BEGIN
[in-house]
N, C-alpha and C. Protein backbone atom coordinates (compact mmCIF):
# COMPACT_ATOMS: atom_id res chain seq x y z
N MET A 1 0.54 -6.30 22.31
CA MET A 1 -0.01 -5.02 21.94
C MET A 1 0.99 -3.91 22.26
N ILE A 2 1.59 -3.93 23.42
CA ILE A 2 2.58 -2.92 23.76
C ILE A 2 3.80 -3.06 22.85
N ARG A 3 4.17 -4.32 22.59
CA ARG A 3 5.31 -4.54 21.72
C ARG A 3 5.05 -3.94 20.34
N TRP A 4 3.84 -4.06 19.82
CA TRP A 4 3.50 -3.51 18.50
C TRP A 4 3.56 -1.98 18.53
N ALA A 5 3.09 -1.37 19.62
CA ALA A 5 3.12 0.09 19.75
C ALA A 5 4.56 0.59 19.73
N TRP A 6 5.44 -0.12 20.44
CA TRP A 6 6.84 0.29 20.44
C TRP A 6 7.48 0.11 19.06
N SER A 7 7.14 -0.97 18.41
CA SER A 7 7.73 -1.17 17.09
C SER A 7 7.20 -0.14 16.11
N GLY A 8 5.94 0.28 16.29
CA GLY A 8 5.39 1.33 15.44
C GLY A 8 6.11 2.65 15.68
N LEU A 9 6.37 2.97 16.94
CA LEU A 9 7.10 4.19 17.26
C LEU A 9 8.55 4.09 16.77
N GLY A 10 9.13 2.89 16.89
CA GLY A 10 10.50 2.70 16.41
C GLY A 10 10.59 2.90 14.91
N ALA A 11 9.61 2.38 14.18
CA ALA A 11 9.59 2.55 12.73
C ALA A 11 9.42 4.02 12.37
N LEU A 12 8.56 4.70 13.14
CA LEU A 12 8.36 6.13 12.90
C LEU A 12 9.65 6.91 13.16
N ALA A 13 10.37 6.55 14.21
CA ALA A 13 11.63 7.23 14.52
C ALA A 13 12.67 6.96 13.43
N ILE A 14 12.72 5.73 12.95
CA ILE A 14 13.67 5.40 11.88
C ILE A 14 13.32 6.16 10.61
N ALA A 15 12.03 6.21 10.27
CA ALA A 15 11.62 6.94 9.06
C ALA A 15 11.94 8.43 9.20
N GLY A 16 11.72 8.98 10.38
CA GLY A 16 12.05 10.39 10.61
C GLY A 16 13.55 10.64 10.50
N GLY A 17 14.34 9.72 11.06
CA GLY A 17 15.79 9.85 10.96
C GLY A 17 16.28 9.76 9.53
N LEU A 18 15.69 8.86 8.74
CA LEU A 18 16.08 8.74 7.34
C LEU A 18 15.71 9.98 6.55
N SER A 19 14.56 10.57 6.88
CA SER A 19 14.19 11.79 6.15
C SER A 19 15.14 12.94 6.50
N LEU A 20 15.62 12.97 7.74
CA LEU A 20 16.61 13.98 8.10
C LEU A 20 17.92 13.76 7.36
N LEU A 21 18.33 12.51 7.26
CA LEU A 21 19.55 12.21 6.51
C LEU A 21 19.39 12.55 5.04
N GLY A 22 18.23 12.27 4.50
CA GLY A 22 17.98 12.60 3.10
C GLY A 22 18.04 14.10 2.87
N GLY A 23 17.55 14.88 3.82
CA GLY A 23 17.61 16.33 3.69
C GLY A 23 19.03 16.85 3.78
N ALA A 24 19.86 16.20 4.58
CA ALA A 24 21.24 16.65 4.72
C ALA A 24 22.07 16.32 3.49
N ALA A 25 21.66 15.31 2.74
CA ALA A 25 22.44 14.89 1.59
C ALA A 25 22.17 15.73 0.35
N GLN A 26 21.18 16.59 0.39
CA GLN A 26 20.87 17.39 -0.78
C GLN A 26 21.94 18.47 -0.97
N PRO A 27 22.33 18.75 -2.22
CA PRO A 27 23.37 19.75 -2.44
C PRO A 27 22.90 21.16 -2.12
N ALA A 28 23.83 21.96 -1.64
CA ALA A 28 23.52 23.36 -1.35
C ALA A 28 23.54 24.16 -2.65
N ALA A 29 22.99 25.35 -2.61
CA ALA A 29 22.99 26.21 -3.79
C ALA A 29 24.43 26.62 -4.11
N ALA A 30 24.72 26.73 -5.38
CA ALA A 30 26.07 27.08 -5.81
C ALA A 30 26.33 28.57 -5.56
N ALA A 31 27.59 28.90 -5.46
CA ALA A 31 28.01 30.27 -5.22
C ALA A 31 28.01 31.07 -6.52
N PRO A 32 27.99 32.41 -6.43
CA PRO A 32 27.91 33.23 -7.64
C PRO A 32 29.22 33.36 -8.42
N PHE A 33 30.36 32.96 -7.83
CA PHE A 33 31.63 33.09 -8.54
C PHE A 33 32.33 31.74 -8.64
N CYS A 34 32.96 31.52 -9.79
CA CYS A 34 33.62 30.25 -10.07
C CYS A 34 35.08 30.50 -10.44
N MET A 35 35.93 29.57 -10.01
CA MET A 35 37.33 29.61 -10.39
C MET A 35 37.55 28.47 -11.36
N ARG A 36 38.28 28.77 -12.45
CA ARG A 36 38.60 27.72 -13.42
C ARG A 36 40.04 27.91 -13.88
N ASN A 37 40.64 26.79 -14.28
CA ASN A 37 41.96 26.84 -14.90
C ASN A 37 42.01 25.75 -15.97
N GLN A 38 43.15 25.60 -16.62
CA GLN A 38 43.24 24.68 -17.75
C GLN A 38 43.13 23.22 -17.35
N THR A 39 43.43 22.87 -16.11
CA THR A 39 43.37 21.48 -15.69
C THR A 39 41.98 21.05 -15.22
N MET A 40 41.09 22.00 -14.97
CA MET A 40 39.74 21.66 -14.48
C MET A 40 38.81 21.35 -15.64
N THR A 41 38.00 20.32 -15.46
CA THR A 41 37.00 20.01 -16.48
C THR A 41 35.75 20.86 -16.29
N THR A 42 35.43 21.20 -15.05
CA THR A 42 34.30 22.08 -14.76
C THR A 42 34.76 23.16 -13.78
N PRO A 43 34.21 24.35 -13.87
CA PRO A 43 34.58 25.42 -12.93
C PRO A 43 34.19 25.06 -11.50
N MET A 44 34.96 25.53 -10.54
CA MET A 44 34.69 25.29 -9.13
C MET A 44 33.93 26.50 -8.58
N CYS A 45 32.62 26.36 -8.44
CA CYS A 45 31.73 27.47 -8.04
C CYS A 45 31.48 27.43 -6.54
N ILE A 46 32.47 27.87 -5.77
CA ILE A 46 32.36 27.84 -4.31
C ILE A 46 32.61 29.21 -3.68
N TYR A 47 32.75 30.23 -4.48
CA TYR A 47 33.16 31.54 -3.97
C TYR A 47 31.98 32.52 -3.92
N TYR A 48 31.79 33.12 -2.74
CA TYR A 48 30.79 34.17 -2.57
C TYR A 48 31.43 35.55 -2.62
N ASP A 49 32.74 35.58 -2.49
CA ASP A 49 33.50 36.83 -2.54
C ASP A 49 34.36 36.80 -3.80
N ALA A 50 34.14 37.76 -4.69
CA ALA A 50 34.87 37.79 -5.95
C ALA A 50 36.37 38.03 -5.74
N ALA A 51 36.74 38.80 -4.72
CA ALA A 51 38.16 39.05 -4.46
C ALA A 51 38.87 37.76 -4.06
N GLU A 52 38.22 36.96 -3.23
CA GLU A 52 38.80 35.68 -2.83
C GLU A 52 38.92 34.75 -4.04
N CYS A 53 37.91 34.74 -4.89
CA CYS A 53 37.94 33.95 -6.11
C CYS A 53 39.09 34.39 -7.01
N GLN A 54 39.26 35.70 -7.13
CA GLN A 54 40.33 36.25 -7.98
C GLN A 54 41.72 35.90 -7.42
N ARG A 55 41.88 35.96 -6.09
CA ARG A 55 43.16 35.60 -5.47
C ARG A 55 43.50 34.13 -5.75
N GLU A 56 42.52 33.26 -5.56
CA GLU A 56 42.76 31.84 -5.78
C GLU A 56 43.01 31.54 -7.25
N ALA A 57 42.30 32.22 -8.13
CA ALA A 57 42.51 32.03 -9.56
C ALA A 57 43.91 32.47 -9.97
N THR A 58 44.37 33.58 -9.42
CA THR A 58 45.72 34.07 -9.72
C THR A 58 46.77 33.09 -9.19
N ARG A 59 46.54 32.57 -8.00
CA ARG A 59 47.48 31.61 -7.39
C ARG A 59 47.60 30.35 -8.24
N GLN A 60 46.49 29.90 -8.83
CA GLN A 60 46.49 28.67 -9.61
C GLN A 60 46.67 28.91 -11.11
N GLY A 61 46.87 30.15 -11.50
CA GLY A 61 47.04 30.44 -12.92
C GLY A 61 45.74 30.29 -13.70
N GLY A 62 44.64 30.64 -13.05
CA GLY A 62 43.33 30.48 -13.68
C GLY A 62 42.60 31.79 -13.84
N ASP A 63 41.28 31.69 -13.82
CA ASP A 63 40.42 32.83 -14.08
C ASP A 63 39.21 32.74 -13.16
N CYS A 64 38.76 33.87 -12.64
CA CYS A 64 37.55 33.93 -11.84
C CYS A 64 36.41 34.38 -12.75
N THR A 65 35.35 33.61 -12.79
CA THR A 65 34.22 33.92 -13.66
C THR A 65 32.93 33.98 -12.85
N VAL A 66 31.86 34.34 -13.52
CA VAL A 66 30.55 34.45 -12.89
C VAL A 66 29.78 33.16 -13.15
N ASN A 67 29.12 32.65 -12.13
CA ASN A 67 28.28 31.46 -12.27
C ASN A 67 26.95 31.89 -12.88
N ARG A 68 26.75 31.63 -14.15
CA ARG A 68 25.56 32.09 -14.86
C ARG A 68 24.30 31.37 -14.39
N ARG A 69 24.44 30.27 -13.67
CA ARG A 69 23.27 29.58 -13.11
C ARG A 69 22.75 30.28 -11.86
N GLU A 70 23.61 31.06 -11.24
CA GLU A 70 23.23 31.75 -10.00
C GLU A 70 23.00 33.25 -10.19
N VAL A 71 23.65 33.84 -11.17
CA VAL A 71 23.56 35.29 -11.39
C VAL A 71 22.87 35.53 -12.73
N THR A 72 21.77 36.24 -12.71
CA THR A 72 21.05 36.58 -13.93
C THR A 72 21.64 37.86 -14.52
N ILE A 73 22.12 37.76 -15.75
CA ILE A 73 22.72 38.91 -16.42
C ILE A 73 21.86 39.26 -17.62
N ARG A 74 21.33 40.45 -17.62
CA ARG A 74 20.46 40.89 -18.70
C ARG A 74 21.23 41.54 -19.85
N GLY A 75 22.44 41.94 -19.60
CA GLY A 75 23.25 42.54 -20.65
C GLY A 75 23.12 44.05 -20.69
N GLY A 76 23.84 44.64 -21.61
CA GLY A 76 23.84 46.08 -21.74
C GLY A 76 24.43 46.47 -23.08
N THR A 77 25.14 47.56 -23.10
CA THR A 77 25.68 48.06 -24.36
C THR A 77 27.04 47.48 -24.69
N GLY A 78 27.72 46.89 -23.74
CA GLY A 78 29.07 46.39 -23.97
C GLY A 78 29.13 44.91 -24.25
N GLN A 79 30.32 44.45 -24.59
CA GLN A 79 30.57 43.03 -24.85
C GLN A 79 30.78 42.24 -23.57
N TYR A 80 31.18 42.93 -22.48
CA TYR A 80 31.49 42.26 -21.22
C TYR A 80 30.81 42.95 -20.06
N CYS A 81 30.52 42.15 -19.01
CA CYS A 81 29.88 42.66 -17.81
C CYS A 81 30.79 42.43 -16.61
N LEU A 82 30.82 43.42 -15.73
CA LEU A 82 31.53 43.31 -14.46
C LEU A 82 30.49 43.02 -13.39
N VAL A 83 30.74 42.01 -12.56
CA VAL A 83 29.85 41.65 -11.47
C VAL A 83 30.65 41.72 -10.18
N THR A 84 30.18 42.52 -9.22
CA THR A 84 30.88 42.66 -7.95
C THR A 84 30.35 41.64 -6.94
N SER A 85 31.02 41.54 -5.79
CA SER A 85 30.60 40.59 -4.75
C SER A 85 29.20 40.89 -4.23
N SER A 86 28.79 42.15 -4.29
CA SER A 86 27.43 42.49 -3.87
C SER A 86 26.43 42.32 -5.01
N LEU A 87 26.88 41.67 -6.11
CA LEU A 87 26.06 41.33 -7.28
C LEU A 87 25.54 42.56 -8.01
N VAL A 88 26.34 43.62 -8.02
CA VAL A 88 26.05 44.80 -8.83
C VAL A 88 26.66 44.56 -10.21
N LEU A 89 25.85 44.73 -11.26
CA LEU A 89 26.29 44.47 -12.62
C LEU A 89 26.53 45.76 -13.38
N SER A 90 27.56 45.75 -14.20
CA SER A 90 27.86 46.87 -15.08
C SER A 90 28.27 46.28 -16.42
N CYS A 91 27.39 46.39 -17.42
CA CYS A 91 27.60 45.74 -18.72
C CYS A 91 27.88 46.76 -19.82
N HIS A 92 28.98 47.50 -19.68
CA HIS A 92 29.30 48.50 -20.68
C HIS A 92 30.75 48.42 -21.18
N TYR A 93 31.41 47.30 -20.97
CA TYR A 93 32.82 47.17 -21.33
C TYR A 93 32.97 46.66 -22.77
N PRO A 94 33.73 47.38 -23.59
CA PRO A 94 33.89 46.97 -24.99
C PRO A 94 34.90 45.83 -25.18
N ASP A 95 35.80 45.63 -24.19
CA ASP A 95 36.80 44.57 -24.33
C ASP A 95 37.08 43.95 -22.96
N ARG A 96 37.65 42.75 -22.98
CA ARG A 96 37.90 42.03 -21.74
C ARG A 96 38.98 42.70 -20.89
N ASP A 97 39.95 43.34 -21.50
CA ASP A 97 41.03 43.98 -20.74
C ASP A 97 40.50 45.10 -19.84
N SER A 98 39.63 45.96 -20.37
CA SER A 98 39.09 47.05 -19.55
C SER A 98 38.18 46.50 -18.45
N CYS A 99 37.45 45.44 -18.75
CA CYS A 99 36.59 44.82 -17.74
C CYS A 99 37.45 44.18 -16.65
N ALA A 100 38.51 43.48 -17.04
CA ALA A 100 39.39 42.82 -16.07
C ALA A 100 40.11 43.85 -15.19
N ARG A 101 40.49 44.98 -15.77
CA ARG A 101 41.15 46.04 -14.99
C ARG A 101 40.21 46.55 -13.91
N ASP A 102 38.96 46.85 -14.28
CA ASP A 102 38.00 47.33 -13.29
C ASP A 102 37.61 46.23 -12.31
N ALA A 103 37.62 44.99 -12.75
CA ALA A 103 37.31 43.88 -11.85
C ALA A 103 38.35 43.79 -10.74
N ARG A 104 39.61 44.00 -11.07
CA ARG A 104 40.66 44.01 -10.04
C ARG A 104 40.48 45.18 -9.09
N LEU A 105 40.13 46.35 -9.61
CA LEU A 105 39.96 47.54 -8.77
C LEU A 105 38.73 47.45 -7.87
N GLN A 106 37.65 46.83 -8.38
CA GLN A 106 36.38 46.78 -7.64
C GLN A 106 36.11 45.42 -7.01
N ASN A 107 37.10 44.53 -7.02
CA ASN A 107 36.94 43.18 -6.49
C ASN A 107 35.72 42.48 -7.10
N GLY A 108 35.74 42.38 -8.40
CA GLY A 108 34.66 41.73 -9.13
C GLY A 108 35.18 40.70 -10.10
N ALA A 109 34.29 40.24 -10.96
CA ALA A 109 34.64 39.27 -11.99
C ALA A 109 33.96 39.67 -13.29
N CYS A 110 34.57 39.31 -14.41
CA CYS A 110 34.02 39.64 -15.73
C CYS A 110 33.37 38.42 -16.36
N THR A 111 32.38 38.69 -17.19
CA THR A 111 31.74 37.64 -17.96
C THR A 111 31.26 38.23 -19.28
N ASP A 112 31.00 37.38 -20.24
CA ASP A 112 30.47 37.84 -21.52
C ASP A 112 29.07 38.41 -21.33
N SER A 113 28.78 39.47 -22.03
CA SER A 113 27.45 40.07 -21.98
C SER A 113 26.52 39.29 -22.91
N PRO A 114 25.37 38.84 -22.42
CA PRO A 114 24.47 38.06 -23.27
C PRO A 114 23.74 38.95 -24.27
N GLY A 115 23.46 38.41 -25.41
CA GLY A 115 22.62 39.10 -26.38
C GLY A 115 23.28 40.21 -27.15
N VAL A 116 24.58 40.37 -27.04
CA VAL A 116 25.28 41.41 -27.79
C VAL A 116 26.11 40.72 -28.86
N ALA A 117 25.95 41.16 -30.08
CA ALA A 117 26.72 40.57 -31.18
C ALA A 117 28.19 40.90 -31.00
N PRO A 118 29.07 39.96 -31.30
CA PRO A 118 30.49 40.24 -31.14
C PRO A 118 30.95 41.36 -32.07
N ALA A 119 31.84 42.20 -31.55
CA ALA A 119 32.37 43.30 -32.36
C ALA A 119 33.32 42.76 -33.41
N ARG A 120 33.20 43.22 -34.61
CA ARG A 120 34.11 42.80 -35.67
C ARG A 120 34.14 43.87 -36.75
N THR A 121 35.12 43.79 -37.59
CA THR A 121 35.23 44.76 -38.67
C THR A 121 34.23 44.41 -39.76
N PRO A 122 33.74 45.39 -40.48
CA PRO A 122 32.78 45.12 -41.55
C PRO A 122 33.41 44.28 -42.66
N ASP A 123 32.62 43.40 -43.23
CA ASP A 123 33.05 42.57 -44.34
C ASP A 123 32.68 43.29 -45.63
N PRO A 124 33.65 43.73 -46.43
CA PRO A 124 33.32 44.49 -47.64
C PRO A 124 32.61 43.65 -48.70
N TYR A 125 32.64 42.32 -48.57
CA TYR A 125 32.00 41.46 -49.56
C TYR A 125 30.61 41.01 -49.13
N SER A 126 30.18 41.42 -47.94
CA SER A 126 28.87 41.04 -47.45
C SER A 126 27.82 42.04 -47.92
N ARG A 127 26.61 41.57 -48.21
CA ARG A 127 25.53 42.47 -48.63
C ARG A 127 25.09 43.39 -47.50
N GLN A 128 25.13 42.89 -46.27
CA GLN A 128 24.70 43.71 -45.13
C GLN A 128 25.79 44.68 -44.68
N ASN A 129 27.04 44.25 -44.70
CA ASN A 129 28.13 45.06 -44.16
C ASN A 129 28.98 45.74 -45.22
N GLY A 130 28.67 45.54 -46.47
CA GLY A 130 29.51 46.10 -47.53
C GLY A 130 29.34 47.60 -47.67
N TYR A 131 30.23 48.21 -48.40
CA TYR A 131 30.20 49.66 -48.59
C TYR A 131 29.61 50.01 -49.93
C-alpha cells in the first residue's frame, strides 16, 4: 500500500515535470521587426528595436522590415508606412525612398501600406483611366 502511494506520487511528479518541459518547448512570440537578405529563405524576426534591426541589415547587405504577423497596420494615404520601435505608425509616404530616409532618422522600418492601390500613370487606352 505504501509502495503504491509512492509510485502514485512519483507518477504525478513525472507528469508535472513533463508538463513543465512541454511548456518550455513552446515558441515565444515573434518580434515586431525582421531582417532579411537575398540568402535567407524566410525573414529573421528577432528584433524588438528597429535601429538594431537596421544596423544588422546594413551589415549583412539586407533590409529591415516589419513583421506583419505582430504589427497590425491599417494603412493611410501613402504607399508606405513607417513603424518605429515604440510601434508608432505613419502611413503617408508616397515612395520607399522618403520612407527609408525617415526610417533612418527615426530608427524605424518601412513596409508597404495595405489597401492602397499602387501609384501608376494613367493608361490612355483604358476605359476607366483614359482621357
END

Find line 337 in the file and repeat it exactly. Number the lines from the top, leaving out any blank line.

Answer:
N ASP A 112 31.00 37.38 -20.24